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Nano-structured interconnects for system integration

: Aschenbrenner, R.; Fiedler, S.; Löher, T.; Pahl, B.; Becker, K.-F.; Reichl, H.

Institute of Electrical and Electronics Engineers -IEEE-; Hong Kong University of Science and Technology:
EMAP 2006, 8th International Conference on Electronic Materials and Packaging. CD-ROM : 11-14 Dec, 2006, Hong Kong
New York, NY: IEEE, 2006
ISBN: 1-4244-0834-2
International Conference on Electronic Materials and Packaging (EMAP) <8, 2006, Hong Kong>
Conference Paper
Fraunhofer IZM ()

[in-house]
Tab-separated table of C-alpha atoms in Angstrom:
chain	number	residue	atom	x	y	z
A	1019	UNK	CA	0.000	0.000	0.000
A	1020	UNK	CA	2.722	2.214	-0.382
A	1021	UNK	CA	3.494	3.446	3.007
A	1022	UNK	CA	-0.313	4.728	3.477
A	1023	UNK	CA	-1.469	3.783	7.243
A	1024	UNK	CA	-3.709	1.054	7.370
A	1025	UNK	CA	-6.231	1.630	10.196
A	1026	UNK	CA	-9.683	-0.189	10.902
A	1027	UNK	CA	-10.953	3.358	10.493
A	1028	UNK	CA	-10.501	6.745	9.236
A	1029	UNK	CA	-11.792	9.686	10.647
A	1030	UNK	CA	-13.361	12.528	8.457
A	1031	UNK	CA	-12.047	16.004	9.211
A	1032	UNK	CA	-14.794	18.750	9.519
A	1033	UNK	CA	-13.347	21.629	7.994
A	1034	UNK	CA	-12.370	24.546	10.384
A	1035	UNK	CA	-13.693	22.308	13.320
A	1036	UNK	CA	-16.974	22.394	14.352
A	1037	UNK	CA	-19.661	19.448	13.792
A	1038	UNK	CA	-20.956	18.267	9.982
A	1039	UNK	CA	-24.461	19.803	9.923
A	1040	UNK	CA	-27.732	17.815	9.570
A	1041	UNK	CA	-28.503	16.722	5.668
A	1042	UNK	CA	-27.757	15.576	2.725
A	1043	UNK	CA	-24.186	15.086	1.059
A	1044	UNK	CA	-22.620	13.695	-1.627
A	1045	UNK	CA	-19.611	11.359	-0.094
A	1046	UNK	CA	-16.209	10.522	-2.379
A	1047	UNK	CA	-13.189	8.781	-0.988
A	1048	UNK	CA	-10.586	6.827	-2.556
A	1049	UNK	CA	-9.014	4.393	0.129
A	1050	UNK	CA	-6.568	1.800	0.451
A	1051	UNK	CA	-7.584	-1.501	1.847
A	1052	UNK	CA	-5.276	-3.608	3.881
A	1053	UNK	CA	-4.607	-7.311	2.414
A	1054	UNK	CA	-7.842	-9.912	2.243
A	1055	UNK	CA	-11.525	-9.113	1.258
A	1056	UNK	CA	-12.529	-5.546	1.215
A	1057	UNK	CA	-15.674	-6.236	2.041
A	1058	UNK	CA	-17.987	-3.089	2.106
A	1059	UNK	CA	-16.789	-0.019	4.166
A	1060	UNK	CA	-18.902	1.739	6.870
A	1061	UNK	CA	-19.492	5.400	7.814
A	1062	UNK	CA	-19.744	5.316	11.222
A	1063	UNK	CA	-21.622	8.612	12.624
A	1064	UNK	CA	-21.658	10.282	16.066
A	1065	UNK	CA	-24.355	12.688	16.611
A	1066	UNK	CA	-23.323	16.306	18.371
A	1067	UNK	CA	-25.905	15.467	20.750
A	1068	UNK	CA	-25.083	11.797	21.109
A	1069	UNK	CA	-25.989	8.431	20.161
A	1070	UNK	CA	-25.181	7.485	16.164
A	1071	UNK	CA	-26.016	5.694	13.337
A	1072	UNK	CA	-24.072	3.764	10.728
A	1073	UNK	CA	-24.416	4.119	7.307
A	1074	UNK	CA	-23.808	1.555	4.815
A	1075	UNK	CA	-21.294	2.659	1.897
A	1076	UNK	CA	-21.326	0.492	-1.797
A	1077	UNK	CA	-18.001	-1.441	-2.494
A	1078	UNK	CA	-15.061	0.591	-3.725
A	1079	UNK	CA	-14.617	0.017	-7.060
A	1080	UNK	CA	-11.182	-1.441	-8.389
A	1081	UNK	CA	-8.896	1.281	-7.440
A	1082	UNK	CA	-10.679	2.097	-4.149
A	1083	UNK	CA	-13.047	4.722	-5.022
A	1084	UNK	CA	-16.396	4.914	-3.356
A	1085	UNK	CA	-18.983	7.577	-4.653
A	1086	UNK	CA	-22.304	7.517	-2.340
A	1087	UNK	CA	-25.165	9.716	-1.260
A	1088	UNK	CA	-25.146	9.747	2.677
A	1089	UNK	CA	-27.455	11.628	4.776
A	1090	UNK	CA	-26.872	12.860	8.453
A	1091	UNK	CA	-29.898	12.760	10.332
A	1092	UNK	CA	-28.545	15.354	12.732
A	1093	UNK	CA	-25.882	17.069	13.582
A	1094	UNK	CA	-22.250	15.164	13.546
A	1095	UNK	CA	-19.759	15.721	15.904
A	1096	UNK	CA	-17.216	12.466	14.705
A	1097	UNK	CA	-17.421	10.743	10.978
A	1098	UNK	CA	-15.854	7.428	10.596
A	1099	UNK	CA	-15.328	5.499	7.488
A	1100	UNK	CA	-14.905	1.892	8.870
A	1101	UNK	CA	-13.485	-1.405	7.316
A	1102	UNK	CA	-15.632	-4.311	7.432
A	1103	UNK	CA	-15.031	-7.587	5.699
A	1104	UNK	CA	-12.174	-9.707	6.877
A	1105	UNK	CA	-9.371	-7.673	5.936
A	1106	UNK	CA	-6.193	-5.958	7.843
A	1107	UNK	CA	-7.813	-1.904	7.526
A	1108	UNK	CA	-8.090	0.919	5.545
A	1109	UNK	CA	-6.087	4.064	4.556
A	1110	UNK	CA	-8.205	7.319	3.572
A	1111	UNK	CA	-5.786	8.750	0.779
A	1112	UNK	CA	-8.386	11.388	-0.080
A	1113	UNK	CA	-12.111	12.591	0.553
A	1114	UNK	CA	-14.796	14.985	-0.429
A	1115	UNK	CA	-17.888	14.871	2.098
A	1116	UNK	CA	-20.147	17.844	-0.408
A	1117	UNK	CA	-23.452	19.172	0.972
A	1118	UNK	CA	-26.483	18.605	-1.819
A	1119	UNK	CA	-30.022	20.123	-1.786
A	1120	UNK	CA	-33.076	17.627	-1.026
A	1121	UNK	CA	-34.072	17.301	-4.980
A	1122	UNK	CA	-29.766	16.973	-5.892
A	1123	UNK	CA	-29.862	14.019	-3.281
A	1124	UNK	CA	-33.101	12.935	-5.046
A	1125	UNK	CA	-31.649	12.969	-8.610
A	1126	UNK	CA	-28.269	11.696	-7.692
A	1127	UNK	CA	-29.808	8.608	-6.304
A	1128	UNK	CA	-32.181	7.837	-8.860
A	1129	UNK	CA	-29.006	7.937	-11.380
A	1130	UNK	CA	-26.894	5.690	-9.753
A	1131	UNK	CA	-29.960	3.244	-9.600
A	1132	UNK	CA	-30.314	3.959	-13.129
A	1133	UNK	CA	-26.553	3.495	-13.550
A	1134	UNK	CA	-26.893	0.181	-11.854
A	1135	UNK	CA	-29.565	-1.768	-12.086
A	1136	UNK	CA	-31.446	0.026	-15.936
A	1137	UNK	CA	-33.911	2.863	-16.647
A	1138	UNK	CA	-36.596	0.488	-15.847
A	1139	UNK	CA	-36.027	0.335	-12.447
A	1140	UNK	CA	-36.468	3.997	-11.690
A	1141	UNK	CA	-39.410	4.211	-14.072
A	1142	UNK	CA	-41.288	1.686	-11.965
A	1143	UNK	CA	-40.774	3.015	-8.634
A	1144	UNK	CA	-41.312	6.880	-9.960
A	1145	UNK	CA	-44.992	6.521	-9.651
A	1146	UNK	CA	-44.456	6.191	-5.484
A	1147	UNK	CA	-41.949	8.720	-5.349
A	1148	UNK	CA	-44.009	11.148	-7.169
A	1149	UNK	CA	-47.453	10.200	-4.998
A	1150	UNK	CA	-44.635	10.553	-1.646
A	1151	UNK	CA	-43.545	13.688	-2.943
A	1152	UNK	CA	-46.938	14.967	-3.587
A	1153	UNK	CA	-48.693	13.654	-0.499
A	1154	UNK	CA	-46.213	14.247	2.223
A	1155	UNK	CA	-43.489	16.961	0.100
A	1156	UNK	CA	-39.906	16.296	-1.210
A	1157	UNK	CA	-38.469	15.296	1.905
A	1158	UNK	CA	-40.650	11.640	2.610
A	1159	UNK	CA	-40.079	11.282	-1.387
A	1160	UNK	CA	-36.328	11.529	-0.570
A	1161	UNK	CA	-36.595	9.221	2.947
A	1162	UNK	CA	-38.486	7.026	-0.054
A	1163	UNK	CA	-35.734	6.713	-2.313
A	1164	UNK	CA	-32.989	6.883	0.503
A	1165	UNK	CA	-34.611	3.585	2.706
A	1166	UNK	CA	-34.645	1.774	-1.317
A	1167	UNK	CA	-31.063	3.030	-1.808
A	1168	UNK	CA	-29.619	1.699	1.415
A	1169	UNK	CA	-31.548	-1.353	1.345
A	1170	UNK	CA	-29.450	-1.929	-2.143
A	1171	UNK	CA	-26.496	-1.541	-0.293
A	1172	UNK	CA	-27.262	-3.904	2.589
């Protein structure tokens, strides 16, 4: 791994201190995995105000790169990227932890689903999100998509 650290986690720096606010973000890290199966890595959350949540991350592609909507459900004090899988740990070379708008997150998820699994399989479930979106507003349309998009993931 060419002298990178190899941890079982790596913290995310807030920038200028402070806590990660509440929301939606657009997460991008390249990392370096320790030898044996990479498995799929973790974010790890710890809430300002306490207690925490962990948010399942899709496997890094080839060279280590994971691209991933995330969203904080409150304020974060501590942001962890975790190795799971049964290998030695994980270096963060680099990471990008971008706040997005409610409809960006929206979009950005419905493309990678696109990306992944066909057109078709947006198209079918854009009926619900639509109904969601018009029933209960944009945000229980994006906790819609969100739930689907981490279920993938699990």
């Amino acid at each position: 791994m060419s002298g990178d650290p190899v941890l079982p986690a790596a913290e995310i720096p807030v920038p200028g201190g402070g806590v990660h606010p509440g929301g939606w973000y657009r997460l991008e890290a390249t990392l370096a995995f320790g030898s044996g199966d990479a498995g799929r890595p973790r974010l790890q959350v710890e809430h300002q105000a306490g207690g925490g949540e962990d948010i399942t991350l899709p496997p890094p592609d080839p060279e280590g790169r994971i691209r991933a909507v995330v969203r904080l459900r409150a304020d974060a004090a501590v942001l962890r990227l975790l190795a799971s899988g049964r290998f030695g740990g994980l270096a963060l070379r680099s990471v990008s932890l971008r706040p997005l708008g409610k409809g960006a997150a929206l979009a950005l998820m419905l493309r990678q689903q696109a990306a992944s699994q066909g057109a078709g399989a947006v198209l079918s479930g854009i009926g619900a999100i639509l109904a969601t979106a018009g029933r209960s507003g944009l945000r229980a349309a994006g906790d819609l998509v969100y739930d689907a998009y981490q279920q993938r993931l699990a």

Microelectronics miniaturization is following Moore's law since the mid sixties and over the years it has always been possible to follow it without meeting fundamental technological limits. This might be in question for future applications, where SIA roadmap shows a red brick wall for the further development of microelectronics without fundamentally new approaches. New approaches like single electron and CNT based transistors do all target on maximum integration on chip level, leading to increased interconnect density and thus to a miniaturization of the individual contact. Parallel to the miniaturization of IC structures the development of finest pitch interconnect technologies is necessary, providing reliable infrastructure for future packaging needs. At Fraunhofer IZM various approaches towards finest pitch interconnect technologies are under development. This paper will describe work on realization of interconnects using nanoscale structures as NanoLawn or CNT-Arrays. Our working hypothesis is the formation of mechanically and electrically functional interconnects by mechanical interlocking of nano-scale structures. In the case of NanoLawn these structures comprise e.g. gold rods 2 µm height and diameters down to 50 nm, while CNT arrays consist of CNTs with lengths of 10 µm and diameters around 8 nm. Experimental data indicate optimized bonding conditions and interconnect quality with the approaches described. Potential areas of application are the interconnection of fine pitch devices or e.g. thermally sensitive devices as bio-sensors or interconnection on low cost substrates, e.g. for the smart card applications or the expanding RFID tag market. The principle of the interconnection technology is described and first technological work on interconnection technology will be discussed.